The classic isolated population is the population of an island. Also, small populations are also more prone to random variations than large populations. So, we expect small isolated groups of people, like the 17,000 people of the island nations of Palau to have quirky population genetics.
There is strong evidence that this is the case when it comes to schitzophrenia incidence in Palau.
Genetic transmission plays a major role in the pathogenesis of schizophrenia. Family, twin, and adoption studies have consistently shown that risks in relatives are many times greater than the general population risk of 1%. McGue, Gottesman, and Rao (1983; Am J Hum Genet 35:1161-1178) calculated risk estimates of 12.8% for offspring and 3.5% for nieces/nephews of schizophrenia patients based on a large data set of Western European families. The present study evaluated corresponding risk levels in Palau, an isolated population in Micronesia where the prevalence of narrowly (broadly) defined schizophrenia is 1.99% (2.67%) and cases cluster in extended pedigrees, 20 of which contain 80% of affected individuals. . . . Risks to 1st- and 2nd-degree offspring were approximately double the rates found in the smaller Western European families: 23.4% in the offspring of an affected parent, 6.4% in offspring with one affected aunt/uncle, and 15.0% in offspring with two or more affected aunts/uncles. Recurrence rates in offspring of an affected parent were 1.6 times higher in males (27.9%) than in females (17.7%). The high risk levels we found in Palauan offspring reflect the elevated population prevalence, strong familial aggregation, and multi-lineal transmission pattern of schizophrenia in Palau.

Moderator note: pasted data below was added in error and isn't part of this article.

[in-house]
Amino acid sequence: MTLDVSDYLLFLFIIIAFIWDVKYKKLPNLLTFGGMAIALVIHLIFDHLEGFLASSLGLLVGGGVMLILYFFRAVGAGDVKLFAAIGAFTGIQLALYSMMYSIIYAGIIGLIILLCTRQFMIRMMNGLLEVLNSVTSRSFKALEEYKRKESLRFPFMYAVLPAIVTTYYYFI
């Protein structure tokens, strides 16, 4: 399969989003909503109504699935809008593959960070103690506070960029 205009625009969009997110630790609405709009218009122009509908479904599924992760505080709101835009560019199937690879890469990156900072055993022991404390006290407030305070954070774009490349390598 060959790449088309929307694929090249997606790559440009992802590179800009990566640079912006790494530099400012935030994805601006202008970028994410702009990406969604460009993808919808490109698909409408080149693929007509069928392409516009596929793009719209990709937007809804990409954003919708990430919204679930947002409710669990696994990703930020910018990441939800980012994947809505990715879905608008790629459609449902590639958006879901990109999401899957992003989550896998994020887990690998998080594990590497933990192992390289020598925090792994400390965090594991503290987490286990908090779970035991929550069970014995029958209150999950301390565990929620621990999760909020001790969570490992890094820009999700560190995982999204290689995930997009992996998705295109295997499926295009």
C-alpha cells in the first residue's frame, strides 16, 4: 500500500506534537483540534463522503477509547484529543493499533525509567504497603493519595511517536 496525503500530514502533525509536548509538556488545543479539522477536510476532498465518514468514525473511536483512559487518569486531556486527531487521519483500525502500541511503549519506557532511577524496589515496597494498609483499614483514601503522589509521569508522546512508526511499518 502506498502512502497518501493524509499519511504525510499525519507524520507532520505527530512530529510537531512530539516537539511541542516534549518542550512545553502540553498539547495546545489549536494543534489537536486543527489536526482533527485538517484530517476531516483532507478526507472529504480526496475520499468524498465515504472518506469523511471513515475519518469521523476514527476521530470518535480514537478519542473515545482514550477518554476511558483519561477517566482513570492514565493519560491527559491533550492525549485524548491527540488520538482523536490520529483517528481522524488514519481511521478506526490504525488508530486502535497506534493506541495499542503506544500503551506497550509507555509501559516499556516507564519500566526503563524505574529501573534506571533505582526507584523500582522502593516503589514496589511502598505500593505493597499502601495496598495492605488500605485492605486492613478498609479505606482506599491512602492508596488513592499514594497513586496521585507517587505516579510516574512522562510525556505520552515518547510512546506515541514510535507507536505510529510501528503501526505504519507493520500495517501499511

If the effective founding group of Palau was just 50-100 people, just one or two founders with schitzophrenia could account for this high incidence of schitzophrenia now. Similar results have been seen in the case of achromatopsia incidence on the Micronesian atoll of Pingelap.
Hat Tip to Science News.